Joyce Carol Oates: Wit And Fear

Some writers prevail by sheer bulk of production. Chesterton and Belloc come to mind, for the high-brow, Edgar Rice Burroughs for the low. Joyce Carol Oates is clearly high-brow, a “serious” writer, but she impresses you first of all by amount. Still in her thirties, she has published seven novels, six collections of stories, five collections of poems, three works of criticism, an anthology, and at least three plays. Roughly, twenty fat books in a decade.

This weight of words gives a critic pause. It invites generalization; but you hesitate, because the next book, which may be out before you finish your sentence, may throw that sentence out of court. On the other hand, such speed of production suggests a sameness of texture. To write that fast, a writer must have a strong sense of “voice”—a distinctive, serviceable style that is not too hard to sustain. Oates has such a voice, and it provides a good avenue into her work and intentions. So on this basis, with due respect for the future, I venture my comments.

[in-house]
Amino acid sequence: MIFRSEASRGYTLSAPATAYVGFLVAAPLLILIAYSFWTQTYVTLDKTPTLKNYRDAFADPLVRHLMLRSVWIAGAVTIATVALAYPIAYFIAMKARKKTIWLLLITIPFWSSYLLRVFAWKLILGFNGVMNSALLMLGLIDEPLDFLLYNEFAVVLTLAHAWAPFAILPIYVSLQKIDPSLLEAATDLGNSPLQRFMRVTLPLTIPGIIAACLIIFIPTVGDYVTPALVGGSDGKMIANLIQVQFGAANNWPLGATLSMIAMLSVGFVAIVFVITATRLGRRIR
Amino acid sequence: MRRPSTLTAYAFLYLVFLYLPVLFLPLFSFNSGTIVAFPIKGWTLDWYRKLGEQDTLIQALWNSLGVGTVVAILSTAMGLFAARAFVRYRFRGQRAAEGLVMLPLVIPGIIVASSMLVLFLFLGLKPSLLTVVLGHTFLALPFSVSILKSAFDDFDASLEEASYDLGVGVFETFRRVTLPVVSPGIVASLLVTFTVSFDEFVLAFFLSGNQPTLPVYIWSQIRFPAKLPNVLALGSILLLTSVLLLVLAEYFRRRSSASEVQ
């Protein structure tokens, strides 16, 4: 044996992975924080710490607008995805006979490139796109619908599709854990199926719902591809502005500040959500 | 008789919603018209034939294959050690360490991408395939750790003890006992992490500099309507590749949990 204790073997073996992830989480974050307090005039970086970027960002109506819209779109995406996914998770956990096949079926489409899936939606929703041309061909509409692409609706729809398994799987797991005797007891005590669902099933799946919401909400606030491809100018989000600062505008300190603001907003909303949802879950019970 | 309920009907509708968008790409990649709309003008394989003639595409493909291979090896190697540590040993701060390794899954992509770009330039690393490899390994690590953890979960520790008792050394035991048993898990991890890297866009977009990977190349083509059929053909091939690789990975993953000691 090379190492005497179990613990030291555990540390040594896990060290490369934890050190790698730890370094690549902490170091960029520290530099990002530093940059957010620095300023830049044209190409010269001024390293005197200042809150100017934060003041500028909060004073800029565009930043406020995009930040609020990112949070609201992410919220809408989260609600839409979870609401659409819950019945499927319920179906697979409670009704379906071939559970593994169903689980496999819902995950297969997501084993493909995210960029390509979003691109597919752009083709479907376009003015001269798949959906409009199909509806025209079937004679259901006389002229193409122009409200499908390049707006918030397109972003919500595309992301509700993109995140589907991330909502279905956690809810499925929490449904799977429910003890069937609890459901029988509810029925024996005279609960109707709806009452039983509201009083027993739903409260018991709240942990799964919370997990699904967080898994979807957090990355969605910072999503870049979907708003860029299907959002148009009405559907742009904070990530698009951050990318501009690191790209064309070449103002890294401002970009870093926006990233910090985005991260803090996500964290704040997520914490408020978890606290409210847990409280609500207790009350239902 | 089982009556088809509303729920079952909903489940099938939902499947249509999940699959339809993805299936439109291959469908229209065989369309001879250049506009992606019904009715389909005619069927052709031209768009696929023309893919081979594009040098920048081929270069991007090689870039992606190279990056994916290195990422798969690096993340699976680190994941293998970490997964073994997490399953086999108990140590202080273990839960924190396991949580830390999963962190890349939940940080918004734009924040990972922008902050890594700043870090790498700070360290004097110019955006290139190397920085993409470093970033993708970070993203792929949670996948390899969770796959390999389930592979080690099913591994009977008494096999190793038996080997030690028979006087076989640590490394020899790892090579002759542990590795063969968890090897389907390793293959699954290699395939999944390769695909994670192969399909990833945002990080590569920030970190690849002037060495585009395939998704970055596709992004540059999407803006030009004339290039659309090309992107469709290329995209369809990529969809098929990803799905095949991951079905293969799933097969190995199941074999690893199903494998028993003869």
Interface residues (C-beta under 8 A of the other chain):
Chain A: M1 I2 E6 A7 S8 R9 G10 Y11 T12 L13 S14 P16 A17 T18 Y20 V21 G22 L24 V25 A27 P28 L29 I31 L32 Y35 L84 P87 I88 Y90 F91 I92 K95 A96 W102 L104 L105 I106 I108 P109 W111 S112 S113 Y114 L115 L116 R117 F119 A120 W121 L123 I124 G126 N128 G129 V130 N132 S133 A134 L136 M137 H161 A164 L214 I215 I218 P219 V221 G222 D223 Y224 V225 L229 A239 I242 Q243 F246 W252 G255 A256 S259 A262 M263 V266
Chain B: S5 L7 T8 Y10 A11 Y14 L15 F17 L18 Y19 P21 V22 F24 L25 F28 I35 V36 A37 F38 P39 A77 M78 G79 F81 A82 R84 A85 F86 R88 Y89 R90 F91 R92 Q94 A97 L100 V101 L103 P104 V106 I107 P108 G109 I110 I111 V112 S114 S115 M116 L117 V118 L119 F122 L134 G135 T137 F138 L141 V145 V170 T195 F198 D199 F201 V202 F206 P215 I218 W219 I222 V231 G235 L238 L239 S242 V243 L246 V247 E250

What John O’Hara used to call “the badges” have come to Oates in plenty. She holds a secure academic post, has held a Guggenheim Fellowship, was nominated for the National Book Award three times and won once (them, 1969). The materials of her books appear continually in a wide range of literary and critical magazines. She publishes with Vanguard Press (New York), Louisiana State University Press, and Black Sparrow—trade publisher, academic press, “small press,” the basic range of modern American publishing.

Oates grew up near Lockport, New York, a town that appears briefly in Wonderland (1971) and in a recent poem (“City of Locks,” Angel Fire, 1973). She attended Syracuse University and the ...

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